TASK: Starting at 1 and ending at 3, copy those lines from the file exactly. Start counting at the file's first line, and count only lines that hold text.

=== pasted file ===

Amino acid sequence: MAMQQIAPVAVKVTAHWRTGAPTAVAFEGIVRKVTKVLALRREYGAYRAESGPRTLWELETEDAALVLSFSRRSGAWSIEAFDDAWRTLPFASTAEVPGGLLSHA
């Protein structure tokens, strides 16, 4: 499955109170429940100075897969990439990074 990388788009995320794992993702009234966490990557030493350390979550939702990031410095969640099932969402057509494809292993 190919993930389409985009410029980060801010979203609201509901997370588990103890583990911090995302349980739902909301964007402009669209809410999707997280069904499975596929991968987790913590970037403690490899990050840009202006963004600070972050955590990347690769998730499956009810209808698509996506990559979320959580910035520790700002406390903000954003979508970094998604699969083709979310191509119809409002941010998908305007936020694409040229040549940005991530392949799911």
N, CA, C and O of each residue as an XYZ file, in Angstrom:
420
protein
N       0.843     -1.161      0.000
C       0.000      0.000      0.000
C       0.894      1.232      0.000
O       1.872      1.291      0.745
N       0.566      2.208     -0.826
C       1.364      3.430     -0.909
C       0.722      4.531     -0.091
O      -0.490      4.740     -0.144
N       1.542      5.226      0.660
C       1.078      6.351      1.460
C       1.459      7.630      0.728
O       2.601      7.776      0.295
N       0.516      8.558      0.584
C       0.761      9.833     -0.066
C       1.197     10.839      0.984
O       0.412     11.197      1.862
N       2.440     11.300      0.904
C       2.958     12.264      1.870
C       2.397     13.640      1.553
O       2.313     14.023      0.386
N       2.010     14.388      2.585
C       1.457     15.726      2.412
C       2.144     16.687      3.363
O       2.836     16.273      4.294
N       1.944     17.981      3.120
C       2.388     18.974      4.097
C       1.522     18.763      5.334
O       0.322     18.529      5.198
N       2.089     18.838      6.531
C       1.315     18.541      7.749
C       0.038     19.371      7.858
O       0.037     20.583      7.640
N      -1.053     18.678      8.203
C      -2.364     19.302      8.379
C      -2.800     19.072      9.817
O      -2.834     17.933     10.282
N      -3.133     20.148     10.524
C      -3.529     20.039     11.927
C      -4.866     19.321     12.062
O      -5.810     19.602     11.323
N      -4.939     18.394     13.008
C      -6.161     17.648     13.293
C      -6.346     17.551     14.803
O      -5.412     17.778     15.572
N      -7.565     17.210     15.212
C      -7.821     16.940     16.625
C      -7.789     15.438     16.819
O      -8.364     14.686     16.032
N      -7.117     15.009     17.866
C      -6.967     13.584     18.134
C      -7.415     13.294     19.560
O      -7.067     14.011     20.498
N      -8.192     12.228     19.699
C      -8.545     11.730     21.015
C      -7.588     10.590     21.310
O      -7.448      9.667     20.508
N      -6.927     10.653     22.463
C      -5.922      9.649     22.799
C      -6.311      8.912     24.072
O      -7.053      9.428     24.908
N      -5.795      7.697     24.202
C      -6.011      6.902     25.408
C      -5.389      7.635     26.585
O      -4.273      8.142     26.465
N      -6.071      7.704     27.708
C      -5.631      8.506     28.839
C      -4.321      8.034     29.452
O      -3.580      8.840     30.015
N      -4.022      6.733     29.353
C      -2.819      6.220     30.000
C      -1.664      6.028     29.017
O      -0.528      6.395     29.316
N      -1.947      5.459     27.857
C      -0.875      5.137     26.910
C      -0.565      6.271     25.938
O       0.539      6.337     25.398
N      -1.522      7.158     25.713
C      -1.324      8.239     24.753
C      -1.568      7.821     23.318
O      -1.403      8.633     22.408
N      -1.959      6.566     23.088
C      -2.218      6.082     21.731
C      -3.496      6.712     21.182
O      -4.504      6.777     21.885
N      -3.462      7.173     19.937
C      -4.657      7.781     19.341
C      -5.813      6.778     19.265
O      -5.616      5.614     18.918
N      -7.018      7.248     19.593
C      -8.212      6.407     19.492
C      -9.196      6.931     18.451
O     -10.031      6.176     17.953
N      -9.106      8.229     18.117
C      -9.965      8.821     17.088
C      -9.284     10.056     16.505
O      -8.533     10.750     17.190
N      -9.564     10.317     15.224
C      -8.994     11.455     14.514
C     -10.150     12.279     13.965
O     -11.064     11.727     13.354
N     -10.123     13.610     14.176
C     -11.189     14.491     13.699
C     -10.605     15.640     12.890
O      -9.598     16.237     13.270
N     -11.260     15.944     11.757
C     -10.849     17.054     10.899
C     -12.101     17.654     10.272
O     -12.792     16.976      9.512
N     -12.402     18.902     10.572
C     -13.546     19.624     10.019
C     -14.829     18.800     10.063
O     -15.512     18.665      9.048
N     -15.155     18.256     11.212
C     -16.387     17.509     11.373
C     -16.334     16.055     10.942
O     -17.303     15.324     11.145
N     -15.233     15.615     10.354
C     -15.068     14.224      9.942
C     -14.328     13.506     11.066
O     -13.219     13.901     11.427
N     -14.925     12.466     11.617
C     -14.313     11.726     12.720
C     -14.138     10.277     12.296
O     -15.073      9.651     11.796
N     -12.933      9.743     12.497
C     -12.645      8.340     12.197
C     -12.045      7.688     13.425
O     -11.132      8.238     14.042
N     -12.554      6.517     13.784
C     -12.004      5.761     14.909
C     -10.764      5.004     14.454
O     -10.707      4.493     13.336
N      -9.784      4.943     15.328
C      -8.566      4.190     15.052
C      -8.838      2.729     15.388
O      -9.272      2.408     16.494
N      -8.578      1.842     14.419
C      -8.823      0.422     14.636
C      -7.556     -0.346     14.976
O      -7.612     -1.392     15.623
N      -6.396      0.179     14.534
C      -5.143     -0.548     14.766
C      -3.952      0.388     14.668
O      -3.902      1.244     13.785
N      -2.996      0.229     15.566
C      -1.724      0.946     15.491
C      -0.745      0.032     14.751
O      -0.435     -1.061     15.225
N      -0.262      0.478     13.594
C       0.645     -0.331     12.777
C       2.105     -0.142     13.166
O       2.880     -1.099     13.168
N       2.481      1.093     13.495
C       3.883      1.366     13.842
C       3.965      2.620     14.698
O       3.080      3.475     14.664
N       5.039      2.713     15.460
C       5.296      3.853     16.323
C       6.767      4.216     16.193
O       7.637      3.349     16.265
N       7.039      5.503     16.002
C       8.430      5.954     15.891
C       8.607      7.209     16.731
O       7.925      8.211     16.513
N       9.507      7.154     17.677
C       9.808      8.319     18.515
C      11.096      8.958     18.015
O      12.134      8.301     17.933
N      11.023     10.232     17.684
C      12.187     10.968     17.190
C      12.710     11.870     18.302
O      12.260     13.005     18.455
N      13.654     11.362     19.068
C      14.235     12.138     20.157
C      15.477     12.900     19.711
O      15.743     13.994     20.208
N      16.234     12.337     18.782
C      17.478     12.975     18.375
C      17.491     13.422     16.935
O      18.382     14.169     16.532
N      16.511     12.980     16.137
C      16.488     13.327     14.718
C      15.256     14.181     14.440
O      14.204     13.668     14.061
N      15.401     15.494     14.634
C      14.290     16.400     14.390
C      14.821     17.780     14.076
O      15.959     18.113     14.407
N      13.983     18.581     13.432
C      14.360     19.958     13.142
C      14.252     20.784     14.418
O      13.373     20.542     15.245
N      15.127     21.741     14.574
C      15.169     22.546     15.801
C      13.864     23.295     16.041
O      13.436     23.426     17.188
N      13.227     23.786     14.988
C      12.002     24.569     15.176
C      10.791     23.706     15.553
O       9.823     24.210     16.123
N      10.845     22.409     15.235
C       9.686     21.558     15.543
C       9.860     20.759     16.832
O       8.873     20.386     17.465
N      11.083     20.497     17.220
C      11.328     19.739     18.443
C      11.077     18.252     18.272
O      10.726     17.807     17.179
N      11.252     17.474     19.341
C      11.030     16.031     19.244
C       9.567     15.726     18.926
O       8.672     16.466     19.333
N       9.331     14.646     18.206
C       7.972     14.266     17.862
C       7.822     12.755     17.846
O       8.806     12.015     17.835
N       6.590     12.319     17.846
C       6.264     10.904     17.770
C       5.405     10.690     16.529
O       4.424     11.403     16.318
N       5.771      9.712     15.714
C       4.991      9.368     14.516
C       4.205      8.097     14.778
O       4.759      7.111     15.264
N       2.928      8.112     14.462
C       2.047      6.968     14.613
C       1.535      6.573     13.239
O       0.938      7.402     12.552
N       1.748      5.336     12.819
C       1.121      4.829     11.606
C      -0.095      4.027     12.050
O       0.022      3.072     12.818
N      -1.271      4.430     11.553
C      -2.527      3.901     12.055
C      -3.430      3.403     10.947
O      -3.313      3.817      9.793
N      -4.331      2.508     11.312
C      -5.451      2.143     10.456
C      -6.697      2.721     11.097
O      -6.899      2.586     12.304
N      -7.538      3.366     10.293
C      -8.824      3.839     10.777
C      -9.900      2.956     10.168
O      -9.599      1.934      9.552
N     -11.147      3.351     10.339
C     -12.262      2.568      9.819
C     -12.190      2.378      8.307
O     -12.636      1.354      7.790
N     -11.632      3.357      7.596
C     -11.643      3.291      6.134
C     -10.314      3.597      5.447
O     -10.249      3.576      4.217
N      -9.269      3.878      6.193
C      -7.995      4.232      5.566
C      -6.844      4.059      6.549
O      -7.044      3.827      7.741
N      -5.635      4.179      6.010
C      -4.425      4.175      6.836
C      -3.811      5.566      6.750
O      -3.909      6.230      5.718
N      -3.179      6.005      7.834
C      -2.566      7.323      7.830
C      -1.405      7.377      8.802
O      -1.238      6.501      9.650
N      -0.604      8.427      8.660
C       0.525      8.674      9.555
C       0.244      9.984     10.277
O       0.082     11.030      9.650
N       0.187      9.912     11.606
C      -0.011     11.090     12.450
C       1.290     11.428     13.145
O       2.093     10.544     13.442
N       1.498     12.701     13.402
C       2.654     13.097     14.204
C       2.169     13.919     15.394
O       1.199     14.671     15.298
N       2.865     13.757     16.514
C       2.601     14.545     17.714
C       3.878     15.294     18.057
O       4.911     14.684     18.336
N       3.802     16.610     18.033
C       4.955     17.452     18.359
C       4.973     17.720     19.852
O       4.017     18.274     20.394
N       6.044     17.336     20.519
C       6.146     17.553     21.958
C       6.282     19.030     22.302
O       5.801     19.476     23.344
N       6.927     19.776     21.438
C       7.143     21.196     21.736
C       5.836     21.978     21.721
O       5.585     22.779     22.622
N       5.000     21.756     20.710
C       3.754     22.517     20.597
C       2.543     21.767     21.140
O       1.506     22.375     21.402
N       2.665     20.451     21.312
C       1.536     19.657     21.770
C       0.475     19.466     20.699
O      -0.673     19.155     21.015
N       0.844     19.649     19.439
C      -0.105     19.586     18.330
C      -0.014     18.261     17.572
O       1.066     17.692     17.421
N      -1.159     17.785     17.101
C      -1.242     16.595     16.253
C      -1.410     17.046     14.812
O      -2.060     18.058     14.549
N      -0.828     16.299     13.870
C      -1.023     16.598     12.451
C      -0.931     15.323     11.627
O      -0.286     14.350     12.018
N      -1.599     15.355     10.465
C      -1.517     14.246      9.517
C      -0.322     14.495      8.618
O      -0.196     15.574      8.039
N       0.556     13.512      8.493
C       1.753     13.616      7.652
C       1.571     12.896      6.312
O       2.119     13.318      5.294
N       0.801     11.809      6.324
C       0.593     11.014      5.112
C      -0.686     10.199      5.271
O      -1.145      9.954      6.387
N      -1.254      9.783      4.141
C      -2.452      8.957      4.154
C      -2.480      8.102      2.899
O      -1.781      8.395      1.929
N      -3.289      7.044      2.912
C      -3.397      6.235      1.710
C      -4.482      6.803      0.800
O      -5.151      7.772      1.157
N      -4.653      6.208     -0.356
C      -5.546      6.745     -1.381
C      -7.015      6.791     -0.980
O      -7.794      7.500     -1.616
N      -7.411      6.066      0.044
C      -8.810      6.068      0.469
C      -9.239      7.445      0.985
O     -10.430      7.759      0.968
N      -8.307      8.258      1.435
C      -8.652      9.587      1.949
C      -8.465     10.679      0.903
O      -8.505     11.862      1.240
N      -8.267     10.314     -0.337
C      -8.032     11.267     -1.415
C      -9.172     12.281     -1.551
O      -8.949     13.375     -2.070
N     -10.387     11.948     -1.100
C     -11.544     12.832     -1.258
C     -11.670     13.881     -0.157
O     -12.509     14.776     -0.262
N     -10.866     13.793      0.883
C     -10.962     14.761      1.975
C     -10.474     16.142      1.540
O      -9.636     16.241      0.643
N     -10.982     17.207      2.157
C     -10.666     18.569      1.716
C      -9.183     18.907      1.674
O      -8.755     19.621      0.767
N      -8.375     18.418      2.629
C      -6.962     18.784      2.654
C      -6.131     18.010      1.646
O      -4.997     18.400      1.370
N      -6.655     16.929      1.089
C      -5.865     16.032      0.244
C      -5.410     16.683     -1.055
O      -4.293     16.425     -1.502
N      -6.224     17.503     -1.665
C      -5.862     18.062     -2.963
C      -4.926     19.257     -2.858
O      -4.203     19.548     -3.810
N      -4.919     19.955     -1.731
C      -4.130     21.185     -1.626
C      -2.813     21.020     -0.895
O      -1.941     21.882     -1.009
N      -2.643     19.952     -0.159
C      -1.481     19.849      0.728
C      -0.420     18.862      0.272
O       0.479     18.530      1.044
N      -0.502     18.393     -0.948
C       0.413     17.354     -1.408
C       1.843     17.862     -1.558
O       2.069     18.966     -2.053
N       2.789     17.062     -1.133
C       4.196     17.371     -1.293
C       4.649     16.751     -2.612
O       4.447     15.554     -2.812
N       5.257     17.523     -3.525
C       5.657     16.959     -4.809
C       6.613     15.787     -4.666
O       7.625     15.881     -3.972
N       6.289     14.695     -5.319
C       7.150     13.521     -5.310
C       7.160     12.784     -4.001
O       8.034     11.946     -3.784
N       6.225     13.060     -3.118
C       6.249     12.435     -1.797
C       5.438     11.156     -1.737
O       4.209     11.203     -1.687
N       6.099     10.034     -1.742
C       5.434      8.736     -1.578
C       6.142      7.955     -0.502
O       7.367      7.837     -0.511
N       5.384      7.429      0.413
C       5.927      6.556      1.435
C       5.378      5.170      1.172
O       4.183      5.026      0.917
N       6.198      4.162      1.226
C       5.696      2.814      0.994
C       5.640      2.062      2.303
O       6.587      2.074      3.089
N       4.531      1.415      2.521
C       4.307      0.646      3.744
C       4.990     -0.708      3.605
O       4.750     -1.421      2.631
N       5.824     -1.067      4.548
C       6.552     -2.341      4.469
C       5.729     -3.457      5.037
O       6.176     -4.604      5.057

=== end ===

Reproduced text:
Amino acid sequence: MAMQQIAPVAVKVTAHWRTGAPTAVAFEGIVRKVTKVLALRREYGAYRAESGPRTLWELETEDAALVLSFSRRSGAWSIEAFDDAWRTLPFASTAEVPGGLLSHA
């Protein structure tokens, strides 16, 4: 499955109170429940100075897969990439990074 990388788009995320794992993702009234966490990557030493350390979550939702990031410095969640099932969402057509494809292993 190919993930389409985009410029980060801010979203609201509901997370588990103890583990911090995302349980739902909301964007402009669209809410999707997280069904499975596929991968987790913590970037403690490899990050840009202006963004600070972050955590990347690769998730499956009810209808698509996506990559979320959580910035520790700002406390903000954003979508970094998604699969083709979310191509119809409002941010998908305007936020694409040229040549940005991530392949799911």
N, CA, C and O of each residue as an XYZ file, in Angstrom: